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Keywords

pharmacist prescribing, minor ailment

Abstract

Background: Pharmacists have been given authority in many Canadian provinces to go beyond simply recommending over-the-counter medicines to patients with minor ailments. In Saskatchewan, they can prescribe medicines normally under the sole control of physicians for 17 conditions. An evaluation program is underway to assess the value of the program.
Methods
: Adults were recruited over a one-year period and were eligible for inclusion if prescribed an agent for an applicable condition. Pharmacists from 40 pharmacies participated in identifying people who received the service. Of patients agreeing to participate, a link to an online survey was provided. The survey included items on clinical improvement, care options, and patient confidence in knowing when to seek a physician for a minor ailment.
Results
: Forty-eight people were involved in prescribing encounters, with the majority seeking help for themselves. All but one saw their symptoms improve subsequent to pharmacist assistance, most often to a significant extent. Satisfaction with the service was high. Convenience and trust in pharmacists were primary reasons for choosing the service over medical care (rather than an issue potentially more worrisome such as not having a family physician). Had this service not been in place, 30.6% of those asking for help would have gone to a medical clinic or emergency room. Seventy-five percent were (at least) very confident in knowing when to seek a physician (rather than a pharmacist) for such conditions.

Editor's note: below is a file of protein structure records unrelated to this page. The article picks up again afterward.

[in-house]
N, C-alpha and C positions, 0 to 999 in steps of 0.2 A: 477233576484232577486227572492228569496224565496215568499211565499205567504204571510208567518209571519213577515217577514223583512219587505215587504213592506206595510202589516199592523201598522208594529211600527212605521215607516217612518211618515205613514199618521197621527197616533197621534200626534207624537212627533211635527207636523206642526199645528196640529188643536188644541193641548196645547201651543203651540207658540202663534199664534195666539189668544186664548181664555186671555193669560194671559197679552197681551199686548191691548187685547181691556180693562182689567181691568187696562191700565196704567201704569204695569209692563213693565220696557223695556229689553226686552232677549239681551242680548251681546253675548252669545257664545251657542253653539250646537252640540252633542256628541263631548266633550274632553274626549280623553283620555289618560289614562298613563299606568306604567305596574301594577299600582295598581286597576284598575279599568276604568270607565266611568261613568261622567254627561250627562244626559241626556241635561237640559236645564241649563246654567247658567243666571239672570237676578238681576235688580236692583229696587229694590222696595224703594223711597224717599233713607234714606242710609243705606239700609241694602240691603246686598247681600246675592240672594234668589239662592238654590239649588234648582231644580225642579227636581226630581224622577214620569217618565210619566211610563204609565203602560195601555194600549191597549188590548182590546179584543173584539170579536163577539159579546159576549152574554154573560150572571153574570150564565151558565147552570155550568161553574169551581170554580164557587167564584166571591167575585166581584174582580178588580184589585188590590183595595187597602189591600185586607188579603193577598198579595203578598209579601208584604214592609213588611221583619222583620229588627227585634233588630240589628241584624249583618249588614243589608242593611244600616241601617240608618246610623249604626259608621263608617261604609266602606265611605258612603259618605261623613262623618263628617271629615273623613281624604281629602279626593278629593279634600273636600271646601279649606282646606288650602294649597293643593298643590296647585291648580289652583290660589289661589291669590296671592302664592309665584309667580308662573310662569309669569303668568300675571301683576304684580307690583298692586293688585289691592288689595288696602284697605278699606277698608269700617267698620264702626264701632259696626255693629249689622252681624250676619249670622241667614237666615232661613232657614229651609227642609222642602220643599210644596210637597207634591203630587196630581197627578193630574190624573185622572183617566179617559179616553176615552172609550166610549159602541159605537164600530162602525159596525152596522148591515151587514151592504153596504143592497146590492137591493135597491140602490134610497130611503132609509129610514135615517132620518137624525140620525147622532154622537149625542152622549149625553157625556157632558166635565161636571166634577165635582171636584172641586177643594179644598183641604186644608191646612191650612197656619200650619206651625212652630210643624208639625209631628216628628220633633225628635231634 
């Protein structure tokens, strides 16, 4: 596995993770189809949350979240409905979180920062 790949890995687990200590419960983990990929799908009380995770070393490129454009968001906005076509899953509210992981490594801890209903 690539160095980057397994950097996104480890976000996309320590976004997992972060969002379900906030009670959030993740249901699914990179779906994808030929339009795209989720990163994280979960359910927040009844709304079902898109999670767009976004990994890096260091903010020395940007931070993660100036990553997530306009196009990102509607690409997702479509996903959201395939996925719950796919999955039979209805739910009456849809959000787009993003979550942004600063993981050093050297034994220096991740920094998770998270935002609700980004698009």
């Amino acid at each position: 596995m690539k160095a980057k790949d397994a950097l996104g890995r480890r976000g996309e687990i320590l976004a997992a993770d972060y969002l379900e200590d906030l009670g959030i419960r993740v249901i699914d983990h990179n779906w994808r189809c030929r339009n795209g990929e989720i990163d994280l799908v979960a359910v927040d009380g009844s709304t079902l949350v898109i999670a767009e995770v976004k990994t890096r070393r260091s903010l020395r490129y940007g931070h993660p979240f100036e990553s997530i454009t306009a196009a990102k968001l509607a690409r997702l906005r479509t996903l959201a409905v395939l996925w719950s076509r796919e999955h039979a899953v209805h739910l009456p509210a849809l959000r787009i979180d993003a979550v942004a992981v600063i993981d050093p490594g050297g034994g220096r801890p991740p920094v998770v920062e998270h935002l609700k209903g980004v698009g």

Conclusion
: Information on the clinical outcomes of pharmacist-led minor ailment care is starting to accrue in Saskatchewan. While the numbers are extremely low to date, what has become available suggests the service is of value to the citizens of the province, it is chosen for appropriate reasons, and is of an acceptable standard of care.

Conflict of Interest

We declare no conflicts of interest or financial interests that the authors or members of their immediate families have in any product or service discussed in the manuscript, including grants (pending or received), employment, gifts, stock holdings or options, honoraria, consultancies, expert testimony, patents and royalties. However, the authors are pharmacists licensed within the province and bring this perspective to this evaluation of a pharmacy-based program.

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